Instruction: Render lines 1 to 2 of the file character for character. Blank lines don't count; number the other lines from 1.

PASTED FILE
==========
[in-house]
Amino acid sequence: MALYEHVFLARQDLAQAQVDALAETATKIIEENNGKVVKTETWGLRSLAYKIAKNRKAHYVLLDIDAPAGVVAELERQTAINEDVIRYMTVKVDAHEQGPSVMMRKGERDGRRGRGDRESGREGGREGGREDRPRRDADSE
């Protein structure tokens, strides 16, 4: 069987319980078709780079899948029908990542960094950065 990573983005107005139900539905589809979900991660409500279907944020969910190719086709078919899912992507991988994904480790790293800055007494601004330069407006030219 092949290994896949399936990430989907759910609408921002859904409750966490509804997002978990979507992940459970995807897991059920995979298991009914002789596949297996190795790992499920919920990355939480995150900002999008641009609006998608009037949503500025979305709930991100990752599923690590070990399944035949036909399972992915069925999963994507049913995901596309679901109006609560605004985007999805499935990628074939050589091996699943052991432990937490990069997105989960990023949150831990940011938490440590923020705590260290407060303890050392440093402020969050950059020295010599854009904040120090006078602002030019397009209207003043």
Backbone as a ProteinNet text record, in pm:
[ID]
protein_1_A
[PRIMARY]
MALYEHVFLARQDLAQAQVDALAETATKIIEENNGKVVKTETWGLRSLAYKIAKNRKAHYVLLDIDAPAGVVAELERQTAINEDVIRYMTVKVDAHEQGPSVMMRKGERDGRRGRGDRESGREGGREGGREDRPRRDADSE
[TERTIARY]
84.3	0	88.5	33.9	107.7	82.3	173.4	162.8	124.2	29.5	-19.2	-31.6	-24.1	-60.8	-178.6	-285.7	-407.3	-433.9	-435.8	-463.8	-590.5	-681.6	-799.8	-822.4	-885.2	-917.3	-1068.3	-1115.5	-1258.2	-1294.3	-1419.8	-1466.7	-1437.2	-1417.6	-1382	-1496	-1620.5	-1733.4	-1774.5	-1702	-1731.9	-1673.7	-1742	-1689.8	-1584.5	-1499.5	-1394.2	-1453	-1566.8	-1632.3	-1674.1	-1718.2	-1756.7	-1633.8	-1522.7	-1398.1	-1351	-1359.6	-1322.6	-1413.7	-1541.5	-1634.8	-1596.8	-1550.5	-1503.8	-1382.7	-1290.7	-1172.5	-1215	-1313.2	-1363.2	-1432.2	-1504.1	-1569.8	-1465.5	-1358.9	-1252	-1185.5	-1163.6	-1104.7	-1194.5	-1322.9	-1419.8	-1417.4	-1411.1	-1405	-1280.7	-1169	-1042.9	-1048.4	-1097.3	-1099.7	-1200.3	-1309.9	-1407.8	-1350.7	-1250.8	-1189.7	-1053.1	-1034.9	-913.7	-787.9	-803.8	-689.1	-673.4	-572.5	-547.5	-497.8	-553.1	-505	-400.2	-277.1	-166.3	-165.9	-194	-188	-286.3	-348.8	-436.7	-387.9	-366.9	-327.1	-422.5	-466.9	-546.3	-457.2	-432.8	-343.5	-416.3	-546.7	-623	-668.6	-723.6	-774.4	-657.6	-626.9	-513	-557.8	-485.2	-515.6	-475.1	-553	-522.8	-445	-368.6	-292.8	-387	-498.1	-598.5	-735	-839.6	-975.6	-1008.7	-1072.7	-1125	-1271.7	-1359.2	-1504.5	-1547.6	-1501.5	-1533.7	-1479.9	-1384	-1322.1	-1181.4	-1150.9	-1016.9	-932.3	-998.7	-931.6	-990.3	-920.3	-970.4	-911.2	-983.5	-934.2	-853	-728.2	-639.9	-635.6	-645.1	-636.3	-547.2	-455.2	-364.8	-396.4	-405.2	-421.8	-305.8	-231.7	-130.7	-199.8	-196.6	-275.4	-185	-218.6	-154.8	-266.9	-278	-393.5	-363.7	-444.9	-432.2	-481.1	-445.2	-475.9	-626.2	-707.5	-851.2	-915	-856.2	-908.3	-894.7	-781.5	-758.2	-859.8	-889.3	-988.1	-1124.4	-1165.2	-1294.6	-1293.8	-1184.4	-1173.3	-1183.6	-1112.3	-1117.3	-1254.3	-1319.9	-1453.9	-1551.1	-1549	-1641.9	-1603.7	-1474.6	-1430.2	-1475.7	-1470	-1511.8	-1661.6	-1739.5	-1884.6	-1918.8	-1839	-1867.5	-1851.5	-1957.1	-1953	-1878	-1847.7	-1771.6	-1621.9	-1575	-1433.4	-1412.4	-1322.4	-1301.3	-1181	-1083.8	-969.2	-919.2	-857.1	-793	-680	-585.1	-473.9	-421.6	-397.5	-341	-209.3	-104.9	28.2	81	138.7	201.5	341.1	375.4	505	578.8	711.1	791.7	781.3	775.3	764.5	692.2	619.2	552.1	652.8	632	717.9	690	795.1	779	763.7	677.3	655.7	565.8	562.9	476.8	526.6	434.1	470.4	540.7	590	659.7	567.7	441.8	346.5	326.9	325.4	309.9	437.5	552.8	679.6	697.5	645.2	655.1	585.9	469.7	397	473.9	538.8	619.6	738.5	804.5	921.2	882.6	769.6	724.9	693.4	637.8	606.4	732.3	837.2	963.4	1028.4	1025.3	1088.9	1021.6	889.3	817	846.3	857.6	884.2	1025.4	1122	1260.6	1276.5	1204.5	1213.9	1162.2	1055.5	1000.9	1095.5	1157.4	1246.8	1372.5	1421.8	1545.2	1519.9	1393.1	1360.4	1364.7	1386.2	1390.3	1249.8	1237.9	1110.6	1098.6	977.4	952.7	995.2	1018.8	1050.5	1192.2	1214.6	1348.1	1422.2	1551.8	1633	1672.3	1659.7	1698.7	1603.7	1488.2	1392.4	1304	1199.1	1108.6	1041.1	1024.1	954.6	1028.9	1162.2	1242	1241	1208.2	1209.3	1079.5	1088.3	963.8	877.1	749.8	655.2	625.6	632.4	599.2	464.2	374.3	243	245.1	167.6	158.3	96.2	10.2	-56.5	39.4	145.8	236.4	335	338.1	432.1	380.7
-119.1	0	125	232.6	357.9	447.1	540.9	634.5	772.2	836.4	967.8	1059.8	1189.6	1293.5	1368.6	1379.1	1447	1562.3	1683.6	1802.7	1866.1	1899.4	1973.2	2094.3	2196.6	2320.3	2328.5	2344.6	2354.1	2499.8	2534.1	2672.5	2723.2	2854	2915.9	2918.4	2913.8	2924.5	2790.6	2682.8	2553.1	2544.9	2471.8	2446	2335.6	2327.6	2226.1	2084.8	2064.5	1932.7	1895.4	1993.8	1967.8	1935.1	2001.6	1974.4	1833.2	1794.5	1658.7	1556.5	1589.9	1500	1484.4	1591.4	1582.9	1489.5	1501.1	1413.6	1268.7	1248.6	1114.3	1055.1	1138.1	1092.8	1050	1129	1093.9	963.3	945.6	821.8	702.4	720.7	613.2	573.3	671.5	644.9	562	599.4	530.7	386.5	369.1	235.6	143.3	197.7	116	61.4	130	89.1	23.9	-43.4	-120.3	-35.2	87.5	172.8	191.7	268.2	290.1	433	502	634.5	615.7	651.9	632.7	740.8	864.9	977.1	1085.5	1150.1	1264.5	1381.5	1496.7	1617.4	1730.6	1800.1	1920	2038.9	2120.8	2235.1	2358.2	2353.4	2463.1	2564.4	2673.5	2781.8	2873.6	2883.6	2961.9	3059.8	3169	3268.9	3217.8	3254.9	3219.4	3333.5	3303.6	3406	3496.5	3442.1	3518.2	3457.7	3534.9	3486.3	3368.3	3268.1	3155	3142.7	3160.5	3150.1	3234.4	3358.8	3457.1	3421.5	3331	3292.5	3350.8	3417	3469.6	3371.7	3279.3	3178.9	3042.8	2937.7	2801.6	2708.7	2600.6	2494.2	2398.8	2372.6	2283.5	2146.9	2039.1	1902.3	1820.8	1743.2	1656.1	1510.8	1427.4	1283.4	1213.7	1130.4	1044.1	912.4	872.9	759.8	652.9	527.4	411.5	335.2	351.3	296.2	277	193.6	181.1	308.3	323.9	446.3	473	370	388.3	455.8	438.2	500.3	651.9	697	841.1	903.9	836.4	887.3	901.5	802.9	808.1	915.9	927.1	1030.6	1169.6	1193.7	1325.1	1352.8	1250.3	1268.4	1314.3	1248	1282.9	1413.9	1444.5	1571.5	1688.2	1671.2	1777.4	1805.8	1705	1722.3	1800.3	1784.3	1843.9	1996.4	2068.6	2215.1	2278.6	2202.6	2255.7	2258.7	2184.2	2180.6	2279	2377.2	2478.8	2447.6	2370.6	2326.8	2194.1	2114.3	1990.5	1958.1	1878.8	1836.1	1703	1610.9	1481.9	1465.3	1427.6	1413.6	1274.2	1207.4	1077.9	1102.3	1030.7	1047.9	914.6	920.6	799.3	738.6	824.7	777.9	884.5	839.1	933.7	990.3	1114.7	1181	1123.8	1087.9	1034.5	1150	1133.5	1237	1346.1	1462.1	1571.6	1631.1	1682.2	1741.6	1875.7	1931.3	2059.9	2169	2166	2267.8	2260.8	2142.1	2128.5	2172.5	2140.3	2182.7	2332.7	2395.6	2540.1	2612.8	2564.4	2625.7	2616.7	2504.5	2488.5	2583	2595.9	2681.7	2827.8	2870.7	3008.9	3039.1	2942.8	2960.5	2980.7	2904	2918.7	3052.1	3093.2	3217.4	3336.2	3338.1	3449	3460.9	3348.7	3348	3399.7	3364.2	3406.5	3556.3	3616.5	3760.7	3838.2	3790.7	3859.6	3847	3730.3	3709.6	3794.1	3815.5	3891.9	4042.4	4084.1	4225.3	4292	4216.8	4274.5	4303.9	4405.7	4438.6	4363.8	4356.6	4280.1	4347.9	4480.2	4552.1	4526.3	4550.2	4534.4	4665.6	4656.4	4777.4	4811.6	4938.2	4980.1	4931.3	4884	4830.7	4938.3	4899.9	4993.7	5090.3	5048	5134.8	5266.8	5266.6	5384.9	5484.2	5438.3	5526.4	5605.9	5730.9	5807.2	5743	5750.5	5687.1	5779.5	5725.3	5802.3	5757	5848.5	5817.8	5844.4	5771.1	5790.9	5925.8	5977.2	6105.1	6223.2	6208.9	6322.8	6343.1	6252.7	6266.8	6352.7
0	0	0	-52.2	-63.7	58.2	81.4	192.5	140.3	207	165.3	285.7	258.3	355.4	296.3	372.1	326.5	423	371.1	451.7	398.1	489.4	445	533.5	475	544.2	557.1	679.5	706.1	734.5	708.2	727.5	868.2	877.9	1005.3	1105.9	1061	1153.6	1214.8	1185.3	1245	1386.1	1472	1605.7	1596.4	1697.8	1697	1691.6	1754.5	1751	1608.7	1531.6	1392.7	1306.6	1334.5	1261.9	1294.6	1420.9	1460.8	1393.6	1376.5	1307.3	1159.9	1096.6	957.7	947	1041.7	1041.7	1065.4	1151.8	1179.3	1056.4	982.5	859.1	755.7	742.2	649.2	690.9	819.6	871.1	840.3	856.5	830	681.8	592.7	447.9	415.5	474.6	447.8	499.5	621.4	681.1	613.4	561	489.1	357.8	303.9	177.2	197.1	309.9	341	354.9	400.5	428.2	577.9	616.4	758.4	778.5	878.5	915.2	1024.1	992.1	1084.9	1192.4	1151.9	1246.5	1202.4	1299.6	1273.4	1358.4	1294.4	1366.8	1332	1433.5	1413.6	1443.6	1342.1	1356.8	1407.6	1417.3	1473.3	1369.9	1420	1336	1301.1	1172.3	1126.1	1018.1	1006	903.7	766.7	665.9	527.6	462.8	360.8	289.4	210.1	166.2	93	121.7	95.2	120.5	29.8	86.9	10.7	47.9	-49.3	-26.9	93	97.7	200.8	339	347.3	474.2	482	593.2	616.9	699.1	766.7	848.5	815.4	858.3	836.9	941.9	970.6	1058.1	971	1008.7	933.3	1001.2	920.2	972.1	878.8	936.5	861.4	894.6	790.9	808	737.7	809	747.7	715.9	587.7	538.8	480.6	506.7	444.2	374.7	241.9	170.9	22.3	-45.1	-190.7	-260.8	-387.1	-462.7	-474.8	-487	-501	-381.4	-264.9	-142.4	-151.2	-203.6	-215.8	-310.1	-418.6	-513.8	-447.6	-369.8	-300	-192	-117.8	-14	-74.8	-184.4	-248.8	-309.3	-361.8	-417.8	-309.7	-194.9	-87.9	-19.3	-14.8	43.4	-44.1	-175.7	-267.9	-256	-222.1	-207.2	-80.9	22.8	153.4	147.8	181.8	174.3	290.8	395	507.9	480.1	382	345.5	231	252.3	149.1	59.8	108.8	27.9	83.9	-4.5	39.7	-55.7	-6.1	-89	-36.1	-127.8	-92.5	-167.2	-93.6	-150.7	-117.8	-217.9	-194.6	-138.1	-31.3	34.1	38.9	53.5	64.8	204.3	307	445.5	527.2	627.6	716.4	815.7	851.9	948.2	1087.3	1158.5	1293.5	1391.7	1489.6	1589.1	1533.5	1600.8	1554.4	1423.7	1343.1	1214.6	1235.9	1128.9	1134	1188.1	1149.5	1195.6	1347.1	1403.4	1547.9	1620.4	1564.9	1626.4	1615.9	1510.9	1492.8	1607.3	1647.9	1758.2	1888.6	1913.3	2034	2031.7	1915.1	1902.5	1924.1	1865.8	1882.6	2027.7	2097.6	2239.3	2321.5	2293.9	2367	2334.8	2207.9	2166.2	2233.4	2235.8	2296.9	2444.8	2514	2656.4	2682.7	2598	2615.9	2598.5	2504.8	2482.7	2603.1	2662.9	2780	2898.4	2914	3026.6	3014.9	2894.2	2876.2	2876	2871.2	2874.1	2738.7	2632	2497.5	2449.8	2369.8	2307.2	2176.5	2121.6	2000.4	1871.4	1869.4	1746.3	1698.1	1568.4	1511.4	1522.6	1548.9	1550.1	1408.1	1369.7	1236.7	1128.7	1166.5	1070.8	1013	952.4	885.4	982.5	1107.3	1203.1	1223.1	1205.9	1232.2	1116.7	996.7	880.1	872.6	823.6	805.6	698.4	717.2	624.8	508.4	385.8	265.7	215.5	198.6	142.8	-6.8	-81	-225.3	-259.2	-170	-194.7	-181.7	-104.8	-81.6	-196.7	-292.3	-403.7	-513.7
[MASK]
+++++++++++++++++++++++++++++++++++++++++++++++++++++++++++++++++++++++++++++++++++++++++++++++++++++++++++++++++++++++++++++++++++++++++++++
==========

[in-house]
Amino acid sequence: MALYEHVFLARQDLAQAQVDALAETATKIIEENNGKVVKTETWGLRSLAYKIAKNRKAHYVLLDIDAPAGVVAELERQTAINEDVIRYMTVKVDAHEQGPSVMMRKGERDGRRGRGDRESGREGGREGGREDRPRRDADSE